polite Braun (popularly known as "Brown") , the maitre 
d'hotel, would delight the eye of the most cosmopolitan 


of diners-out. Choice dishes from the gay capitals of 
Europe tempt your palate. Here, for example, are those 
delicious items prepared by Louis Vatel, an expert chef 
in the preparation of Italian and other Continental 
viands. Here, also, are the chafing dish specialties offered 
by Joe Colton, known to many as "Finnan Haddie Joe." 
Trained in the kitchens of the original Rector's in Chi- 
cago, and later with the same restaurant in New York, 
Joe is the cook responsible for such popular items as Col- 
lege Inn chicken a la king, chicken shortcake, lobster 
Newburg, and the appetizing Creamed Finnan Haddie a 
la College Inn. 

We advise you not to miss Joe's finnan haddie, served 
with an admirable cream sauce infused with the most 
luscious of small red shrimps. It is a rare gastronomic 
pleasure. As for his lobster Newburg, sufficient comment 
is made on it when we say that those two epicures of 
Chicago, Amy Leslie, dean of dramatic critics, and Louis 
Swift, the packer, come to the College Inn almost weekly 
to partake of it. On the other hand, the late Raymond 
Hitchcock preferred Joe's chicken shortcake to any of his 
other specialties. There are others among famous people 
who come for the wide variety of oysters, served at the 
new Oyster Bar. 

What with its main dancing and dining room, its ad- 
joining hors d'oeuvres bar and oyster bar, and Ben Bernie, 
the College Inn is probably the most interesting and 
unique restaurant in Chicago. Ashton Stevens, an habitue 
of the College Inn, even goes further and says that it is 
the most successful night club in America. Around the 
walls is a modernist design of a tropical aquarium, done 
by the painter, John Norton; and when the lights are 


turned low for dancing, strange and exotic fish appear in 
a glow of phosphorescent pastel colors — an effect ob- 
tained by the use of radium paint. The firm headed by- 
Ralph A. Bond, the prominent clubman and backgam- 
mon expert, laid the dance floor which, it is said, resembles 
a backgammon board. 

A word about the famous "Theatrical Nights'* on 
Thursday nights in the College Inn. Don't miss attend- 
ing at least one. Stevens says they have "actually become 
a scandal all over the United States." Actors and actresses, 
famous and not so famous, come here after the theatre on 
these nights and put on an impromptu performance that 
you will never forget. And they come because they like 
Ben Bernie, Ernest Byfield, Dr. Albert Byfield, and Frank 
W. Bering, manager of the hotel and noted polo player. 

One local drama critic made the remark that on the 
evening he attended Theatrical Night "there must have 
been at least $70,000 worth of theatrical talent among 
the diners." We are inclined to believe him when we re- 
call the names of some of the stars who have been present 
in the past — Irene Bordoni, Ethel Barrymore, Frank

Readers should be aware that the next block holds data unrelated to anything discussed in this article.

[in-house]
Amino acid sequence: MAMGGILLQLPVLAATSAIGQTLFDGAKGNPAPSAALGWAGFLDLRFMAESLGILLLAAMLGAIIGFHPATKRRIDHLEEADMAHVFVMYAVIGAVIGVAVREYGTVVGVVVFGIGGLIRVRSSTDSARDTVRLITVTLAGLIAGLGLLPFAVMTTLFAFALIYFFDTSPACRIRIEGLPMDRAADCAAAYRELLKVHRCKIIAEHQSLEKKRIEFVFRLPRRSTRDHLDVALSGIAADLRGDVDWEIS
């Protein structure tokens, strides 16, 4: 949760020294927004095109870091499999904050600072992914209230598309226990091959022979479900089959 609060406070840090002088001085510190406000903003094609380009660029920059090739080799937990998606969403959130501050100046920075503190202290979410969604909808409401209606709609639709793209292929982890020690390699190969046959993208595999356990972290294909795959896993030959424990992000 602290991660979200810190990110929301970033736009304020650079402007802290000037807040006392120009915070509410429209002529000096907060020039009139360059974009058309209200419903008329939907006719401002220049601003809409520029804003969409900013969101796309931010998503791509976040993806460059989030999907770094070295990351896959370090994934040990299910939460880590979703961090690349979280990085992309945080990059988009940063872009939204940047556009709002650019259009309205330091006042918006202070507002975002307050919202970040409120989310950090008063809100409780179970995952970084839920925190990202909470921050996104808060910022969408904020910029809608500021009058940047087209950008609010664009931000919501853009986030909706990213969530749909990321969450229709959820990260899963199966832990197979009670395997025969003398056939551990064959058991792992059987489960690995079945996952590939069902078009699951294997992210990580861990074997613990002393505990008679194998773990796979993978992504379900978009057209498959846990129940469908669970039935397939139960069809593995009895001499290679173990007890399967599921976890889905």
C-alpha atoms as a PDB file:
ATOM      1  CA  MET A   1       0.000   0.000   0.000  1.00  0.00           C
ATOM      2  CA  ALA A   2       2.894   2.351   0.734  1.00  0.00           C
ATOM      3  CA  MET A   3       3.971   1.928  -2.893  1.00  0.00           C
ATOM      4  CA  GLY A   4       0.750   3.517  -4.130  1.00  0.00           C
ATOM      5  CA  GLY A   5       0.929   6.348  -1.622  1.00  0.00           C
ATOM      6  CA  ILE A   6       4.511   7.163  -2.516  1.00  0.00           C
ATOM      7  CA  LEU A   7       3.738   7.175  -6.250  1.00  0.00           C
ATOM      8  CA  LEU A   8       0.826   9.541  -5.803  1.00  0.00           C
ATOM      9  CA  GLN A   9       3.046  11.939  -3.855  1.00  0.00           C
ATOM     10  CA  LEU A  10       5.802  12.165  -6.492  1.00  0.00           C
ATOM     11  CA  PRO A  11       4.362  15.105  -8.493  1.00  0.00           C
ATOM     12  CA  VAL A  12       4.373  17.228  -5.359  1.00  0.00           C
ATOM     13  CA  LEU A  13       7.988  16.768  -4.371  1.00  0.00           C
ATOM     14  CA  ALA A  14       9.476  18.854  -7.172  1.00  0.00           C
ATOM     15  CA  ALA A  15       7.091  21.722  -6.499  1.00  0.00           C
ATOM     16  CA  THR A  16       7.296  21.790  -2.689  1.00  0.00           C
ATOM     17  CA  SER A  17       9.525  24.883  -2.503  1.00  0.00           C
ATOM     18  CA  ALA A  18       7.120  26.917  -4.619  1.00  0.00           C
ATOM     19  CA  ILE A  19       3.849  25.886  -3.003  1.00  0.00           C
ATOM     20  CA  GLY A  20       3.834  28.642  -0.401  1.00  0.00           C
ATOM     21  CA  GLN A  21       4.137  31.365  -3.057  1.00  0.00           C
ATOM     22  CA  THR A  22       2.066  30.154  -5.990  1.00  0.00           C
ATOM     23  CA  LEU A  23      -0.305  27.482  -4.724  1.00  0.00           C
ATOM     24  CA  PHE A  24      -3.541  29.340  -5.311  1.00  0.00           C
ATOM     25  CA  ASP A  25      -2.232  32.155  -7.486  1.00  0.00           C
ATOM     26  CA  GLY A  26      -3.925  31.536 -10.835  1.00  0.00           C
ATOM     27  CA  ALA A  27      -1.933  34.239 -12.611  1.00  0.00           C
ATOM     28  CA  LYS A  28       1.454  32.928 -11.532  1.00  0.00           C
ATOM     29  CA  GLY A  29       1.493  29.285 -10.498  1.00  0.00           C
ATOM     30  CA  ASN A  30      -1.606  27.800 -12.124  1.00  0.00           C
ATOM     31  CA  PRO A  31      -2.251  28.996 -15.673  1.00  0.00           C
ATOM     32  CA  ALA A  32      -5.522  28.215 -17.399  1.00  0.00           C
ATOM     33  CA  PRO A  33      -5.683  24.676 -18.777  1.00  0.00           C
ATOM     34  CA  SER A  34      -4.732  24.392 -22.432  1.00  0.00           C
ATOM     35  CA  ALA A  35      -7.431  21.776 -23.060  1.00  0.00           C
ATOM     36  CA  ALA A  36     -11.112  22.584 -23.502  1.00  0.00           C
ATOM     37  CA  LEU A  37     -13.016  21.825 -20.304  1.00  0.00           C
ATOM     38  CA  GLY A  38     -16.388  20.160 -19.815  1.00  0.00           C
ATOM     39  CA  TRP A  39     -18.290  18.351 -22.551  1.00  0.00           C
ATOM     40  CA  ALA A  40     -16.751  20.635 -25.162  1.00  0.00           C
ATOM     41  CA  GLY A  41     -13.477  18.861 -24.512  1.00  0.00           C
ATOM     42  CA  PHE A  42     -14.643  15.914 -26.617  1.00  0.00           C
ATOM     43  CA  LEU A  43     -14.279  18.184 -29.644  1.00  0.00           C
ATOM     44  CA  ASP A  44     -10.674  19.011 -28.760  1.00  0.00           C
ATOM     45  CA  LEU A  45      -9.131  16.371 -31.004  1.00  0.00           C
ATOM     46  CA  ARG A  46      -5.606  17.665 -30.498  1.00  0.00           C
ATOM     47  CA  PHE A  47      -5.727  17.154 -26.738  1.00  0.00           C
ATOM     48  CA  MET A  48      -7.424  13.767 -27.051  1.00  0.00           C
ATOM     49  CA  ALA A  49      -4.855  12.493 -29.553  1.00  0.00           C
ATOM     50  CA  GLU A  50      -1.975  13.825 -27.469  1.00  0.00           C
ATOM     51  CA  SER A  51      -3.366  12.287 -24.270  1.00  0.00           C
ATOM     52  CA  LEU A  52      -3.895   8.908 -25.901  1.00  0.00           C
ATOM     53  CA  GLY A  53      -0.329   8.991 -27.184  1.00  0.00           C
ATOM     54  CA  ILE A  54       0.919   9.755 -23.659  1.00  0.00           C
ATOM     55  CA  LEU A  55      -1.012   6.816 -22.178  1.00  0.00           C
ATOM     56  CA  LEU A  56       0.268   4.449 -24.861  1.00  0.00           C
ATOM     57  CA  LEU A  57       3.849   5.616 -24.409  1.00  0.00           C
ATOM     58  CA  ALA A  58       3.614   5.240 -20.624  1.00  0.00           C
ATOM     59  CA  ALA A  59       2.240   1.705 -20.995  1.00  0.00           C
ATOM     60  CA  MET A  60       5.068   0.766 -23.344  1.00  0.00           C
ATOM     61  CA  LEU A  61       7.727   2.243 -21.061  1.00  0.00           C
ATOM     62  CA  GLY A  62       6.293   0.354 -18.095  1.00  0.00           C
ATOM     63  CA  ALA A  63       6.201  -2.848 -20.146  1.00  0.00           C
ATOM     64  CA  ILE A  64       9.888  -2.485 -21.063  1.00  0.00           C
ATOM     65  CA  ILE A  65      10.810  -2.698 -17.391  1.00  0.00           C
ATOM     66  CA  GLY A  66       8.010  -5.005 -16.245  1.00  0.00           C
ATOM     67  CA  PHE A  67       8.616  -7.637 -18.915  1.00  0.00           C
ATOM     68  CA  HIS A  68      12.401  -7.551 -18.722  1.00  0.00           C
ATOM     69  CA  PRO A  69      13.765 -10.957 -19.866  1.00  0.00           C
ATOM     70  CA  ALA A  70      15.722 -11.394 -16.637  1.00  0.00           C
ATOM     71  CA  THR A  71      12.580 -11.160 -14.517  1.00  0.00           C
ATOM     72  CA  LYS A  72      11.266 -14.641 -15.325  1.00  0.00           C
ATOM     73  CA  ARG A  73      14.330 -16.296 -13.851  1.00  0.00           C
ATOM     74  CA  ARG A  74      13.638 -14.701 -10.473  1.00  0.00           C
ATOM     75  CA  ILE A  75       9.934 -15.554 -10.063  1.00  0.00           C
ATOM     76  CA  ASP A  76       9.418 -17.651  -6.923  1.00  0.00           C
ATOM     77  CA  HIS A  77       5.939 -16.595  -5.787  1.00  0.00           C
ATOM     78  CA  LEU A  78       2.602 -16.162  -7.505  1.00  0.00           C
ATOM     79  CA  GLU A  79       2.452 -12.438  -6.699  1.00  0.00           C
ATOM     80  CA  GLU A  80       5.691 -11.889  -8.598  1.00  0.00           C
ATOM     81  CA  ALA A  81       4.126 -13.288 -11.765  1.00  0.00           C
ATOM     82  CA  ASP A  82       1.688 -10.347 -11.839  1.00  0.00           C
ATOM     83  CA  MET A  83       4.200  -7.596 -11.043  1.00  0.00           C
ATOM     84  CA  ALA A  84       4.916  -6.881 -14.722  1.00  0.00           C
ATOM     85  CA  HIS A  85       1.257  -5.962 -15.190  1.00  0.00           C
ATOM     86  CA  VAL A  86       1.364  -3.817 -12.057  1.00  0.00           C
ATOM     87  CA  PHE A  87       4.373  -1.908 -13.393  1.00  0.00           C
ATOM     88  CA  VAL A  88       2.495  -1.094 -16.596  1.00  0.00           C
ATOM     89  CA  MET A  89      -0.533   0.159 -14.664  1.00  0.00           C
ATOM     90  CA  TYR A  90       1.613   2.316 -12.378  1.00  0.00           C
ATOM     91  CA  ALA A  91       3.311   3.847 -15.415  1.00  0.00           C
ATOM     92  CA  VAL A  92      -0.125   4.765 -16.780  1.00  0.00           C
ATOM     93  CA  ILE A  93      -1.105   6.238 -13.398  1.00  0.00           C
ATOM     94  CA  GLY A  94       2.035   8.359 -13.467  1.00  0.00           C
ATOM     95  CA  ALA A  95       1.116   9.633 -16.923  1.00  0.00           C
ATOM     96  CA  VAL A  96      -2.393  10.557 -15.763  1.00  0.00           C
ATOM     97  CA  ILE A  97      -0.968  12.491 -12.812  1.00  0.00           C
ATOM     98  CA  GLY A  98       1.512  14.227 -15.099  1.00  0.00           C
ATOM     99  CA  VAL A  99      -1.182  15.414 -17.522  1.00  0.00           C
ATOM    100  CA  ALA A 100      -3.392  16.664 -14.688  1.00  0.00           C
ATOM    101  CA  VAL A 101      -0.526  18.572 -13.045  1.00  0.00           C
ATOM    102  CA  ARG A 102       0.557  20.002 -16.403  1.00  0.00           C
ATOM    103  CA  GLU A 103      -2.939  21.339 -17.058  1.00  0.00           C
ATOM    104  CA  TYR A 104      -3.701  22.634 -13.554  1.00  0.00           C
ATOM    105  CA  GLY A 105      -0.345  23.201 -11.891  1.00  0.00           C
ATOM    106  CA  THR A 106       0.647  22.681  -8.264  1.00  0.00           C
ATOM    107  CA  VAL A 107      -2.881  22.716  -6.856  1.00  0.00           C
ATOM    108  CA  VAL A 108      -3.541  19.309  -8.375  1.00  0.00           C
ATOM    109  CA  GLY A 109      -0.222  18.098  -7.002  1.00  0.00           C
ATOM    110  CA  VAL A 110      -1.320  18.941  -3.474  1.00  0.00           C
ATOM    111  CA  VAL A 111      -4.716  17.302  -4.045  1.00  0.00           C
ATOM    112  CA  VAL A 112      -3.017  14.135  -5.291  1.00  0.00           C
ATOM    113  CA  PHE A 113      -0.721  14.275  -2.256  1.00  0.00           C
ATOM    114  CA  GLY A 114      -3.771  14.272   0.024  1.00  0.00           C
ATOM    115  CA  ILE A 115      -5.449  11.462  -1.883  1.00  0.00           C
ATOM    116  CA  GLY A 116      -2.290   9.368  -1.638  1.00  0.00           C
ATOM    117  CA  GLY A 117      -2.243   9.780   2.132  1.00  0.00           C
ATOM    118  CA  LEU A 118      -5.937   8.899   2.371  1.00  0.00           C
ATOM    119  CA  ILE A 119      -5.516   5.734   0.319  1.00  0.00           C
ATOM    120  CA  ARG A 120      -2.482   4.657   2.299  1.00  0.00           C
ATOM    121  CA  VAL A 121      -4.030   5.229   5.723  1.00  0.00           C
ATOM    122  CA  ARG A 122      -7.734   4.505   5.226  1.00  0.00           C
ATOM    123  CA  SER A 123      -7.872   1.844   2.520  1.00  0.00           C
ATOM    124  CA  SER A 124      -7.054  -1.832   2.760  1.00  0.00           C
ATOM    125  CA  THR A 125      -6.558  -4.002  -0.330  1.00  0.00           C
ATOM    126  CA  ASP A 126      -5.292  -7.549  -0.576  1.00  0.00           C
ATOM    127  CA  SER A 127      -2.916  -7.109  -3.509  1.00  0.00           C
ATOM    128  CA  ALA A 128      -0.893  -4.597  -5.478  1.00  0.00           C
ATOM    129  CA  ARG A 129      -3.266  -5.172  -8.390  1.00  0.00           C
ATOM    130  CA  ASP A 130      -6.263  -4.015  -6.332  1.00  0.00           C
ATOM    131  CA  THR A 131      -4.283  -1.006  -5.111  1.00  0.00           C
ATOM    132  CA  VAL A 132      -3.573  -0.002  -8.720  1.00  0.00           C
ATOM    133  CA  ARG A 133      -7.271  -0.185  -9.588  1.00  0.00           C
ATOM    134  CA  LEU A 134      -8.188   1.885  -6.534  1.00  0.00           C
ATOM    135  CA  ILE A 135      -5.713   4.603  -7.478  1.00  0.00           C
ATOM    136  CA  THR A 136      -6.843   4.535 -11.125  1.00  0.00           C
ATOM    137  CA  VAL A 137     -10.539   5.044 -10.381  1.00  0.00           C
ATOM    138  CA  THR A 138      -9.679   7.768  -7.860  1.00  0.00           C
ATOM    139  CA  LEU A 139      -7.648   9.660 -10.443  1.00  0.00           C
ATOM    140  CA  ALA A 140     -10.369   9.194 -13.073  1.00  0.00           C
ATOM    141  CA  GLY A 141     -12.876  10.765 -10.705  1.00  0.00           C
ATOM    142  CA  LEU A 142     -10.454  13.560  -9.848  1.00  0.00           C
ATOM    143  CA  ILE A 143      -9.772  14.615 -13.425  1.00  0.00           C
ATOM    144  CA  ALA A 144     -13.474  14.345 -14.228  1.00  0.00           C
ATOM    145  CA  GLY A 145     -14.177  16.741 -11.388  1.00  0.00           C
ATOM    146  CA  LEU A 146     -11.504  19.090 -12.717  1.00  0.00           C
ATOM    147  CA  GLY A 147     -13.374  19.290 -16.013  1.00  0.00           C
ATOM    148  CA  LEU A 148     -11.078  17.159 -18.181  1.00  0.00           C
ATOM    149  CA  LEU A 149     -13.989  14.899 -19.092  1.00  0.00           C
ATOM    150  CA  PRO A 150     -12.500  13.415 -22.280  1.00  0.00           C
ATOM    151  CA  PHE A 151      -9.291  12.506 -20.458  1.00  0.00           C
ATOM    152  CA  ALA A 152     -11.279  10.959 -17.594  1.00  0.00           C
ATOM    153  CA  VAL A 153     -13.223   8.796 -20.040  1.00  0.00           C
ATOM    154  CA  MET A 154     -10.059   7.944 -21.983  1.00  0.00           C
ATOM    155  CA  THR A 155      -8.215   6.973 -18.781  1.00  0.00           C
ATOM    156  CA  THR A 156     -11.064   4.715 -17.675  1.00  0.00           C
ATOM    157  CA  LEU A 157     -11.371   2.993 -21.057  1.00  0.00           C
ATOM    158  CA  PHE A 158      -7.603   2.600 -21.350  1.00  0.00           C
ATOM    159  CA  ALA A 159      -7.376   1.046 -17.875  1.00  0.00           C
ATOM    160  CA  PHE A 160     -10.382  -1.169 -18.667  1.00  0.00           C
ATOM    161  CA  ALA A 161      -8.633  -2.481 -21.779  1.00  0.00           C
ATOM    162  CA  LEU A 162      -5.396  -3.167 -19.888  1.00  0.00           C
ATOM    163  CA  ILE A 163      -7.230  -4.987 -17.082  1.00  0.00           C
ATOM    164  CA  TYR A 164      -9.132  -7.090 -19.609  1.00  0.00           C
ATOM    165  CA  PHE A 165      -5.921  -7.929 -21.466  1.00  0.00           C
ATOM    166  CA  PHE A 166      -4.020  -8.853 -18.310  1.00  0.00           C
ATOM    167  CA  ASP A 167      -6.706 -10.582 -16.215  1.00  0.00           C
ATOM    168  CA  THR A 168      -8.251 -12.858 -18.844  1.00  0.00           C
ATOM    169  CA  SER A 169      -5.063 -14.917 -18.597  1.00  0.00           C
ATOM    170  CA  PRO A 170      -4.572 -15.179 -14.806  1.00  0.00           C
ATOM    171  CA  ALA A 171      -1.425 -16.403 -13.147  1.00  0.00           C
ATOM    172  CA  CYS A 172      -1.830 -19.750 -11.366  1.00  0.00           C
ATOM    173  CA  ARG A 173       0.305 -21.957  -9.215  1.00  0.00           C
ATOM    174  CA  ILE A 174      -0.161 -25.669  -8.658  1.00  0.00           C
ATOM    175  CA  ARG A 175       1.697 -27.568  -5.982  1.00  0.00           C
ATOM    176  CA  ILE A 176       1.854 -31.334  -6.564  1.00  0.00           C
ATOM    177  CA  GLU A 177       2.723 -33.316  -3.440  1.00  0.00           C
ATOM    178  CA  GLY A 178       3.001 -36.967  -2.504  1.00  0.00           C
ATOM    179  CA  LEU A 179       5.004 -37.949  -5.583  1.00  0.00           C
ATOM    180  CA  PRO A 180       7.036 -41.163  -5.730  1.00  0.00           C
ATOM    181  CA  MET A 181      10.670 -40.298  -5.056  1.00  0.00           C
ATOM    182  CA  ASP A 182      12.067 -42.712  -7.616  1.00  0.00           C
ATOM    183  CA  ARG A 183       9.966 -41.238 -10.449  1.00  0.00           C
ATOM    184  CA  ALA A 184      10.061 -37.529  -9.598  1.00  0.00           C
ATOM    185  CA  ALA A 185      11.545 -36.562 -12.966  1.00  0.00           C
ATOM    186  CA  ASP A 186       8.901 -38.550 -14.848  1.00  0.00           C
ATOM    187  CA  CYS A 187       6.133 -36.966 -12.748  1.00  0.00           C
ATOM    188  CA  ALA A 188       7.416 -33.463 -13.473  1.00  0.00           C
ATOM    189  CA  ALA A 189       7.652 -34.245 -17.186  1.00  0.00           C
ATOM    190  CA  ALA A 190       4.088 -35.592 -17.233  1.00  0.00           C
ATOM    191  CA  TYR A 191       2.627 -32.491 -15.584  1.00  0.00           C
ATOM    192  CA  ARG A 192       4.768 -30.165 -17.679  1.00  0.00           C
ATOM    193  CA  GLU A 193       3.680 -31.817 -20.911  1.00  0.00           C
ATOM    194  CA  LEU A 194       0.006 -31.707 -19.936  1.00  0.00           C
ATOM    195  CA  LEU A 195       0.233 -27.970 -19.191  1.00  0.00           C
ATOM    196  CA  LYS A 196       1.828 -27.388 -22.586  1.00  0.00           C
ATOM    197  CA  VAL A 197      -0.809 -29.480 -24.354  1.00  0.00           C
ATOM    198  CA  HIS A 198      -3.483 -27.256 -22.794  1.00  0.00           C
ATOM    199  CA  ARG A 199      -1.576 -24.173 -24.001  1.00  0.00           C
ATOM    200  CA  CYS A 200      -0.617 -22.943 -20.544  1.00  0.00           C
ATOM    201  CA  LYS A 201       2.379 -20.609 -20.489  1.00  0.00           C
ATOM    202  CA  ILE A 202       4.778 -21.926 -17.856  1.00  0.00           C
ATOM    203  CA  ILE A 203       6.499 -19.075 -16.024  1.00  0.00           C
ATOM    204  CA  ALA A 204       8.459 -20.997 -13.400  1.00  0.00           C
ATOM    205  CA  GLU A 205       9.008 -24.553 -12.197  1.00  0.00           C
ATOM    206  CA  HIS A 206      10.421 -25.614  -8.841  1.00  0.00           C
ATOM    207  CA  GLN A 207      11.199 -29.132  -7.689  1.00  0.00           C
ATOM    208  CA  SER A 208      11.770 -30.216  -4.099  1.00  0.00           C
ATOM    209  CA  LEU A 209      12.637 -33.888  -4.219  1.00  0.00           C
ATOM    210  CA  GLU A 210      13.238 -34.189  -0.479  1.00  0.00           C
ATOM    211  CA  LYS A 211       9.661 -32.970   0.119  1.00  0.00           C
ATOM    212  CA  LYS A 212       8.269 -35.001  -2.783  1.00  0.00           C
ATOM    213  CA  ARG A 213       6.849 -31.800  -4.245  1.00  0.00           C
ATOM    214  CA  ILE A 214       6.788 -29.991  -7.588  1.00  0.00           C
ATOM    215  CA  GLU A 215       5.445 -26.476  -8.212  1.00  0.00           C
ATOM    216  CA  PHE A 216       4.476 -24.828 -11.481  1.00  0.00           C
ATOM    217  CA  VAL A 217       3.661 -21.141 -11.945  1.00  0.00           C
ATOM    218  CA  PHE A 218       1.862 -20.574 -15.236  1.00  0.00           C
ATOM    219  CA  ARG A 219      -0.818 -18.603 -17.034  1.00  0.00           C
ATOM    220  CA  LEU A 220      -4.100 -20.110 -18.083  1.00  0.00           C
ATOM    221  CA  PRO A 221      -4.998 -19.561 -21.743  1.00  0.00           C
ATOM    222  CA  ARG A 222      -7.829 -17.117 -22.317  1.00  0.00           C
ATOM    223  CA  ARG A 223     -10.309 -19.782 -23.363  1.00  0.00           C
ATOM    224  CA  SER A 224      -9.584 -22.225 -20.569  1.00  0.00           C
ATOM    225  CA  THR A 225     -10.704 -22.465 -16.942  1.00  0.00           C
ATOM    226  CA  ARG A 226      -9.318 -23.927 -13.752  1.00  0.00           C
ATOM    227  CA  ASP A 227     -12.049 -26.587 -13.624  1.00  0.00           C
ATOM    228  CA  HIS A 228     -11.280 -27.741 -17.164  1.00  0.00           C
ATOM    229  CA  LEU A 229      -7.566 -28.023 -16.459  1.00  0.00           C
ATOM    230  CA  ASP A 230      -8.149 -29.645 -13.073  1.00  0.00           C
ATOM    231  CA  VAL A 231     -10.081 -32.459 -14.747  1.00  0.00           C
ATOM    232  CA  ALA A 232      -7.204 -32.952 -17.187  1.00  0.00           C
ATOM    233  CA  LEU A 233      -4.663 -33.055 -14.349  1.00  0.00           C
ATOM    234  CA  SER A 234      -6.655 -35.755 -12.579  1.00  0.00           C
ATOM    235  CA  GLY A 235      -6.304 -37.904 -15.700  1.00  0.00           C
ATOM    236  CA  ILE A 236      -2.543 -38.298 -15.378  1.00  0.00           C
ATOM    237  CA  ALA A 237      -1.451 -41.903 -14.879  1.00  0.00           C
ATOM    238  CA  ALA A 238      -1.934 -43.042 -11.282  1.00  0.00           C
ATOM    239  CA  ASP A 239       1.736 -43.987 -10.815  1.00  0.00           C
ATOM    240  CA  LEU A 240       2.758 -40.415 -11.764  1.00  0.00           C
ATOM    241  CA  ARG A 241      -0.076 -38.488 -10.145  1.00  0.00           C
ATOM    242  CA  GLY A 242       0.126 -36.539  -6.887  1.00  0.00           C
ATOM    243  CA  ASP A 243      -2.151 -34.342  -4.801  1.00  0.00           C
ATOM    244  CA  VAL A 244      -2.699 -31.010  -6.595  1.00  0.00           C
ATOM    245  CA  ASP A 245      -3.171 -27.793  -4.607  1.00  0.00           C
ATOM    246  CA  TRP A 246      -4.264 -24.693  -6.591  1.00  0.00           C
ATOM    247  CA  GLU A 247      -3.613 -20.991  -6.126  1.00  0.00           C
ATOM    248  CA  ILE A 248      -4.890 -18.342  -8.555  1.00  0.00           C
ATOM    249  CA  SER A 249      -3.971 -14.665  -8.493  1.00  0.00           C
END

Morgan, the Four Marx brothers. Rod LaRocque, Vilma 
Banky, Dorothy and Paula Stone, Clark and McCullough, 
Rudy Vallee, De Wolf Hopper, William Hodge, Helen 
Morgan, and a host of others. 

The drama critics come too — Gail Borden, of the 
Times; Charles Collins, of the Tribune; Mrs. Margaret 
Mann Crolius, of the News. A host of well-known and 
popular Rialto characters are always present, such as 
U. J. ("Sport") Hermann, the theatre manager; Ser- 
geants William Drury and John Howe, of the Detective 


Bureau; and Richard (''Rich") Jacobson, editor of the 
political newspaper, Standard Opinion. 

So, if you are looking for a unique thrill to tell the 
folks about when you get back home, we suggest the New 
College Inn. 

New College Inn American 

Randolph and Clark Streets 

Open for luncheon, the dansant, dinner, after-the-theatre 
supper, aftd Jtntil the milkman comes 

Cover charge after 9:30 P. M., $1.00. Saturday nights, 
$1.50. On Theatrical Nights, $2.00 

Mattre d^hotel: J. Braun 



With a Capital B 

The Little Bohemia is not a restaurant for long-haired 
artists and short-haired poetesses. It is not a rendezvous of 
bohemians; no midnight coffee, cigarettes and lofty dis- 
cussions of Freud are in evidence here. No, you spell the 
last name of the Little Bohemia with a capital B — which 
means that it is patronized by persons of Bohemian na- 
tionality or descent. And not only these, but individuals 
of high and low degree from all other races in Chicago 
come here, for the Little Bohemia is a landmark of the 


west side, serving food as good as any to be found outside 
the Loop. 

In the old days (Ah, the old days! ) , the Little Bohemia 
was known all over town for its imported Pilsner beer. 
Many were the celebrities, during the summer evenings 
of long ago, who used to drive out to the west side in a 
hansom cab and sip those big steins of Pilsner served there. 
Not the least of them were the late Theodore Thomas, 
founder of the Chicago Symphony Orchestra, and his 
companion, Henry Kau, the restaurateur and former 
wine merchant. 

It was logical for Pilsner to be purveyed here, for this 
place is located in the heart of **Little Pilsen," as Chicago's 
neighborhood of Bohemian families in the vicinity of 
West 18th Street and Blue Island Avenue is called. Al- 
though prohibition has come, and the Pilsner has gone, the 
Little Bohemia otherwise remains the same today as it 
was in the old days — that is, architecturally speaking. 
You could find no more comfortable and pleasant dining 
room in town than the one here. It is quietly and attrac- 
tively done in mahogany woodwork; murals depicting 
scenes in early Chicago history decorate the walls; and at 
the rear is a log cabin dining room, filled with antlers and 
other trophies of the hunt. 

People from all parts of Chicago come here nowadays 
for the excellent food and the convivial atmosphere. 
Emil Wanatka is a restaurateur of the old school and takes 
a personal interest in his menu and the customer who